Dr. Bruce Marshall is a Sessional Lecturer at the Norman B. Keevil Institute of Mining Engineering and Research Associate in Chemical and Biological Engineering at UBC, where he is currently setting up a new Mining Micro-biome Laboratory in the Coal and Mineral Processing Laboratory as part of the BRIMM Initiative. The Mining Microbiome is centered upon the idea of using microorganisms to facilitate advances in mineral exploration, increase efficiencies in mineral processing, and to help the efficacy of mitigation strategies aimed at reducing environmental impacts associated with mining activities. Within his own BRIMM research group, Bruce is working to develop a microbial electrolysis cell to precipitate metals leached by acid mine drainage (AMD). The use of exo-electrogenic bacterial strains to remove heavy metals from AMD shows great promise in helping reduce the amount of hydrated lime required to neutralize acidic effluents.
In 2018, Bruce finished a Postdoctoral Fellowship in the Dept. of Mining Engineering with Prof. Dr. Marcello Veiga, where he was part of a team investigating the bioavailability of mercury cyanide in aquatic environments. Mercury cyanide pollution in artisanal and small-scale gold mining is a serious problem in more than 70 countries around the world, as cyanide is increasingly being used to leach residual gold from Hg-contaminated tailings. Bioassay results of fish exposed to high concentrations of mercury cyanide showed bioaccumulation of inorganic mercury into fish tissues and severe kidney failure leading to death. More studies are required to investigate how organics play a role in the toxicity and bioavailability of these complexes in aquatic environments.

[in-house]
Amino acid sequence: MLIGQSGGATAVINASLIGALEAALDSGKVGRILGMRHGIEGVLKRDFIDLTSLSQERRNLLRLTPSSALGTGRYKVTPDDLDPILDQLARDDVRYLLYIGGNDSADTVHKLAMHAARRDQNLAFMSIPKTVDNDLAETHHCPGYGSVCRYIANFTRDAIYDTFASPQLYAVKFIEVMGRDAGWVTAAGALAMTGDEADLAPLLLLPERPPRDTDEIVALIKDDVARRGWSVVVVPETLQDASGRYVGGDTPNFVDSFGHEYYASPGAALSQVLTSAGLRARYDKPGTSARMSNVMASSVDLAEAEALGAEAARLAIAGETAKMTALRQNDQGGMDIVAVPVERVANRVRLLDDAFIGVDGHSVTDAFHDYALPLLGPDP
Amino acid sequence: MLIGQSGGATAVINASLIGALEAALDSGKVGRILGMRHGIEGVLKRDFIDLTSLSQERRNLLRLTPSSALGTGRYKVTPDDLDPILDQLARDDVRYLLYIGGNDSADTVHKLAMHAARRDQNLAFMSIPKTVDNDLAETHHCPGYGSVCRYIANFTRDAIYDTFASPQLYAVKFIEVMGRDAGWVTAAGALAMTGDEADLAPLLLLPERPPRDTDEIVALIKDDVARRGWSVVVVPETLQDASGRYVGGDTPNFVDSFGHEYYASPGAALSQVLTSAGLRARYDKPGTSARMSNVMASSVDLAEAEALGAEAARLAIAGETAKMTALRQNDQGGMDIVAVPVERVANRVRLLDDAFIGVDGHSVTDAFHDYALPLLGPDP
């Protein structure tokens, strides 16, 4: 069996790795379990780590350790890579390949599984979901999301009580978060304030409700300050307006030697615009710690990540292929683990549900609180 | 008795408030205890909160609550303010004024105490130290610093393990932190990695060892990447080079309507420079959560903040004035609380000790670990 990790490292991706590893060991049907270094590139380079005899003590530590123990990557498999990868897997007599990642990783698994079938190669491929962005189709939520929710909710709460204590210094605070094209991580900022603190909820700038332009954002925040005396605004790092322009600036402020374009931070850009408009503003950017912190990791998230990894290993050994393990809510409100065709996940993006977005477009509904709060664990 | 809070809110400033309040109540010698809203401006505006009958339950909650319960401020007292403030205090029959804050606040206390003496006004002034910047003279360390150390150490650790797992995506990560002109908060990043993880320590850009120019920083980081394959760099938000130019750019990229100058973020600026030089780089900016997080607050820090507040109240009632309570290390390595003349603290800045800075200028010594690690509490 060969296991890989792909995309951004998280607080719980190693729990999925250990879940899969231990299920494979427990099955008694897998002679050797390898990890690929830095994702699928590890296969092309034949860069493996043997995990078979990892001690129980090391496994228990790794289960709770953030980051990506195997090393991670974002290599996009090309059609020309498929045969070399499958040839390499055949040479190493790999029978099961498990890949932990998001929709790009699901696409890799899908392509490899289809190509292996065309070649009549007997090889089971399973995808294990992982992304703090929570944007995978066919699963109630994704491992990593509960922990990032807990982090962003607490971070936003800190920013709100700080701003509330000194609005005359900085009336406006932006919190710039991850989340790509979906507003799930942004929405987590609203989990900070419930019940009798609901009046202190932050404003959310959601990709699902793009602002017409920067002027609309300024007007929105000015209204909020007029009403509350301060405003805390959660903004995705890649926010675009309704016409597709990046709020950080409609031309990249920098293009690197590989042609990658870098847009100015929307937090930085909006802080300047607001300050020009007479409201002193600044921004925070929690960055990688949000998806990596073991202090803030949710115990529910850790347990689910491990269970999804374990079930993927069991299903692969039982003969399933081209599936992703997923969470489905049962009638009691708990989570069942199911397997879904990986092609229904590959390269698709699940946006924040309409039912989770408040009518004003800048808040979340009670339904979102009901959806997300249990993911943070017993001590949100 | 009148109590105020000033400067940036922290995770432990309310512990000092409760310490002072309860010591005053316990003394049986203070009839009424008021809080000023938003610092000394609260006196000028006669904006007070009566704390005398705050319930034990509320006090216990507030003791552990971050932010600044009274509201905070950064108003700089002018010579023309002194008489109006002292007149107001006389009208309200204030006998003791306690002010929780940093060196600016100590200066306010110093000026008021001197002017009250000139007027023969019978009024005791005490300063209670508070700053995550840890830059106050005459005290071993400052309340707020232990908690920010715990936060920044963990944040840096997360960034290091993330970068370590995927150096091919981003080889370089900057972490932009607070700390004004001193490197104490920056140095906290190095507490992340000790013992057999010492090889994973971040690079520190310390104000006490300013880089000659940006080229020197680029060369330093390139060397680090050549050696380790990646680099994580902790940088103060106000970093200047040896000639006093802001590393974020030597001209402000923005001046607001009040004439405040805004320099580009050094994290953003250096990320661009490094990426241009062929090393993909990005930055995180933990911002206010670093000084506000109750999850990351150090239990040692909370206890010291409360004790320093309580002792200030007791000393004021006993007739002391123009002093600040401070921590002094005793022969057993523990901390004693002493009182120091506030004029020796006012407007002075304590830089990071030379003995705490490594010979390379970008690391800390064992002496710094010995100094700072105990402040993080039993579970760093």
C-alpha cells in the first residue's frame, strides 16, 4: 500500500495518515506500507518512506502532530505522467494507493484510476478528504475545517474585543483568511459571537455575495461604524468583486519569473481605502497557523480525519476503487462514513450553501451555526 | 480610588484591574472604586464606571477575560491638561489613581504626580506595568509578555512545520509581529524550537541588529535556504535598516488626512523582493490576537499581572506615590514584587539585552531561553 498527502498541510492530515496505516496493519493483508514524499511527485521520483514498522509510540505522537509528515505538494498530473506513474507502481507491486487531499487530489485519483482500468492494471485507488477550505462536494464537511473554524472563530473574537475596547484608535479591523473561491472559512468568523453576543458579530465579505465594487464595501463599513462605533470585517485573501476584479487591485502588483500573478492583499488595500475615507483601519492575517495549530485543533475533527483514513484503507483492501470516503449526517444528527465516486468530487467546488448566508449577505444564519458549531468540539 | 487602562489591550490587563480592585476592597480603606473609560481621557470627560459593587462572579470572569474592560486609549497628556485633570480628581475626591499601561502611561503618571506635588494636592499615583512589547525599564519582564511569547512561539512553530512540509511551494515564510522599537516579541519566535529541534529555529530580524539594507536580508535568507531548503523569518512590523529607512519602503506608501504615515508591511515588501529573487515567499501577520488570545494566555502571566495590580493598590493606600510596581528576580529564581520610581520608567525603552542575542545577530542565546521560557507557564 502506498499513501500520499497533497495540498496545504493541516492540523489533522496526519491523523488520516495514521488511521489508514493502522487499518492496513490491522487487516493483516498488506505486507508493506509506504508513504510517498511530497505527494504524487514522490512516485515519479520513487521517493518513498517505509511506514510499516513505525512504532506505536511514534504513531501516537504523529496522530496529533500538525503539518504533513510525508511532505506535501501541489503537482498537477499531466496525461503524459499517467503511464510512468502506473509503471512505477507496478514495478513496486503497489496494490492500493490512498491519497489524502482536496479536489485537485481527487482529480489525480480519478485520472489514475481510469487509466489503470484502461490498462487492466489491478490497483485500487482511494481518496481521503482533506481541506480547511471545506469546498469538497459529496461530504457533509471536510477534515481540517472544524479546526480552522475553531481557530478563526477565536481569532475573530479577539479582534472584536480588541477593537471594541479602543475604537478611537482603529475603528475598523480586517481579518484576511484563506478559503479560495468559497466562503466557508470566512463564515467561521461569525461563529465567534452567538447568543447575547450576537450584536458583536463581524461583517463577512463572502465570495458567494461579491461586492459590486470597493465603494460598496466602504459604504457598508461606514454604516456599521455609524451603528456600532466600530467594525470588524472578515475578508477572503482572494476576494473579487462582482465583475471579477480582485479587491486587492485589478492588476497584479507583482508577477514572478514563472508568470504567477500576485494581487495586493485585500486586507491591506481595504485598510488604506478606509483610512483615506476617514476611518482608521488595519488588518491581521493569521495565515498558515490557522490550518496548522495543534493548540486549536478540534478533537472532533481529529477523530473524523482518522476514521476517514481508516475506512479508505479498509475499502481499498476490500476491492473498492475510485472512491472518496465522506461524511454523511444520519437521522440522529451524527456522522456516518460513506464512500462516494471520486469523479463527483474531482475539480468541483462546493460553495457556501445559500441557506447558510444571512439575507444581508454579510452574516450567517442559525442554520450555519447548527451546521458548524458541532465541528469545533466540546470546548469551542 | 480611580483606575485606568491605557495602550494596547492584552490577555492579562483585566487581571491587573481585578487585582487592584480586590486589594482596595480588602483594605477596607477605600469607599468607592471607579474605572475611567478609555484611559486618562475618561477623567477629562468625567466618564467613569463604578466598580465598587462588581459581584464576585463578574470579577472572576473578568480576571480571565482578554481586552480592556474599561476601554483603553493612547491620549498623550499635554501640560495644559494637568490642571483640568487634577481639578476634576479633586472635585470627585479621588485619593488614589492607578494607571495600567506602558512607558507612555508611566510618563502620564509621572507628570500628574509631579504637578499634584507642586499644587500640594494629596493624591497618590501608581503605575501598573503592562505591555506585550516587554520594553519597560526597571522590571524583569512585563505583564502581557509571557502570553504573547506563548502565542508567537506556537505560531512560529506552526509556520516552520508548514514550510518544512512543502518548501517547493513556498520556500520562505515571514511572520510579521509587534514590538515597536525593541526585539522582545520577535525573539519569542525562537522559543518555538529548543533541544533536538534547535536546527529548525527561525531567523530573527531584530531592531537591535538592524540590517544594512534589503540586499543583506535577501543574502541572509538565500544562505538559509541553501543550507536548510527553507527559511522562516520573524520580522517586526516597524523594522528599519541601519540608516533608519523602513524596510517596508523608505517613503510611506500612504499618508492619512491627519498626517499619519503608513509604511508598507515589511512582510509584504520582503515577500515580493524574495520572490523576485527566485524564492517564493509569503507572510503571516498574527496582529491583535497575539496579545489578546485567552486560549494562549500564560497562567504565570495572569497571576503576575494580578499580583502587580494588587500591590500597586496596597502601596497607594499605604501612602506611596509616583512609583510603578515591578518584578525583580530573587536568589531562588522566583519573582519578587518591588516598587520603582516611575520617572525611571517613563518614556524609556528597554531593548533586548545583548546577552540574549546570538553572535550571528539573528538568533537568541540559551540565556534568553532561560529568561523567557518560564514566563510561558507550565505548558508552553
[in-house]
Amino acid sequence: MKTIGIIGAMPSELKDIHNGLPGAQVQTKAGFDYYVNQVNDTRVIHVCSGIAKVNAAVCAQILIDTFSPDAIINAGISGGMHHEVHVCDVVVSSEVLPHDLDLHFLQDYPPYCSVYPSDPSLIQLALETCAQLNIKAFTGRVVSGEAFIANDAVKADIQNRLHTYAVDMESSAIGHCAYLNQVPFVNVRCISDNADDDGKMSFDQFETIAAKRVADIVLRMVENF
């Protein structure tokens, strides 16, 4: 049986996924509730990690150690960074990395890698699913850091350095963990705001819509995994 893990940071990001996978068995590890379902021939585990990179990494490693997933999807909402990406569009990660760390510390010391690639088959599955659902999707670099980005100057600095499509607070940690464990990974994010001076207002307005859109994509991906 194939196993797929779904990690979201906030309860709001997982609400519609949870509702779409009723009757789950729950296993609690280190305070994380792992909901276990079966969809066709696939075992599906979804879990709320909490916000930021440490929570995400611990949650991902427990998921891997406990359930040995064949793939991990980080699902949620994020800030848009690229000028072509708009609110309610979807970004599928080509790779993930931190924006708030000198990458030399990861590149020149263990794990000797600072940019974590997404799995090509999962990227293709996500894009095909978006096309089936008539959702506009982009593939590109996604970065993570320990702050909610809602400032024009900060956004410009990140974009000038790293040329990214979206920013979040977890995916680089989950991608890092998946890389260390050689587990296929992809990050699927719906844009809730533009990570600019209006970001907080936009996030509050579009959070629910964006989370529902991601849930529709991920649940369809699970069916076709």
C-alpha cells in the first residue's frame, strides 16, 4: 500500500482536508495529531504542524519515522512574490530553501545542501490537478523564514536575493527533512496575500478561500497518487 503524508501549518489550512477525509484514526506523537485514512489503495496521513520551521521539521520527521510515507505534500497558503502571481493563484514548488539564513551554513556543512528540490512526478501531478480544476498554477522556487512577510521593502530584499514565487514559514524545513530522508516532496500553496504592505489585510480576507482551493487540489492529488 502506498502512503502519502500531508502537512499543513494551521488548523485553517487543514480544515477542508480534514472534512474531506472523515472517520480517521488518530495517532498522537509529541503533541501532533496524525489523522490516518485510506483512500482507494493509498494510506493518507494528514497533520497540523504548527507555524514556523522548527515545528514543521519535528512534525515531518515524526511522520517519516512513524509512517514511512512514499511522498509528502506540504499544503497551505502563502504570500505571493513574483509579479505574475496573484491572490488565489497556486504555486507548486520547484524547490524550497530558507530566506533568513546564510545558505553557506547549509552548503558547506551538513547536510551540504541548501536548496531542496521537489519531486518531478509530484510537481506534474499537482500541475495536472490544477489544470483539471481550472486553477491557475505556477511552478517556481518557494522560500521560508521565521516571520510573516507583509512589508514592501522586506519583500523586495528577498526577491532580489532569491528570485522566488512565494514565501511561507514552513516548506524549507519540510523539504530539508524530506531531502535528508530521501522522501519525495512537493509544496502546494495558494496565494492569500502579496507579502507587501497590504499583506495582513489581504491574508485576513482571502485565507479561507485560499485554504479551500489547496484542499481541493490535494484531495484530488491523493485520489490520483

In addition to his research, Dr. Marshall has been working as a sessional lecturer at UBC teaching undergraduate and Masters level courses that deal with mining and the environment, mining and society, and environmental risk assessments in relation to mining. In 2016, Dr. Marshall was part of a large UNIDO study investigating heavy metal contamination of the Puyango-Tumbes River in Ecuador in relation to ASGM production in Portovelo-Zaruma, which found that pollution reached the Tumbes Delta in Peru 160 km downriver. In the last five years, Dr. Marshall has also conducted social and environmental risk assessments for three large-scale gold mining companies in Colombia that have been invaded by artisanal miners, whereby a Co-existence model has been promoted to ensure social, environmental and economic sustainability.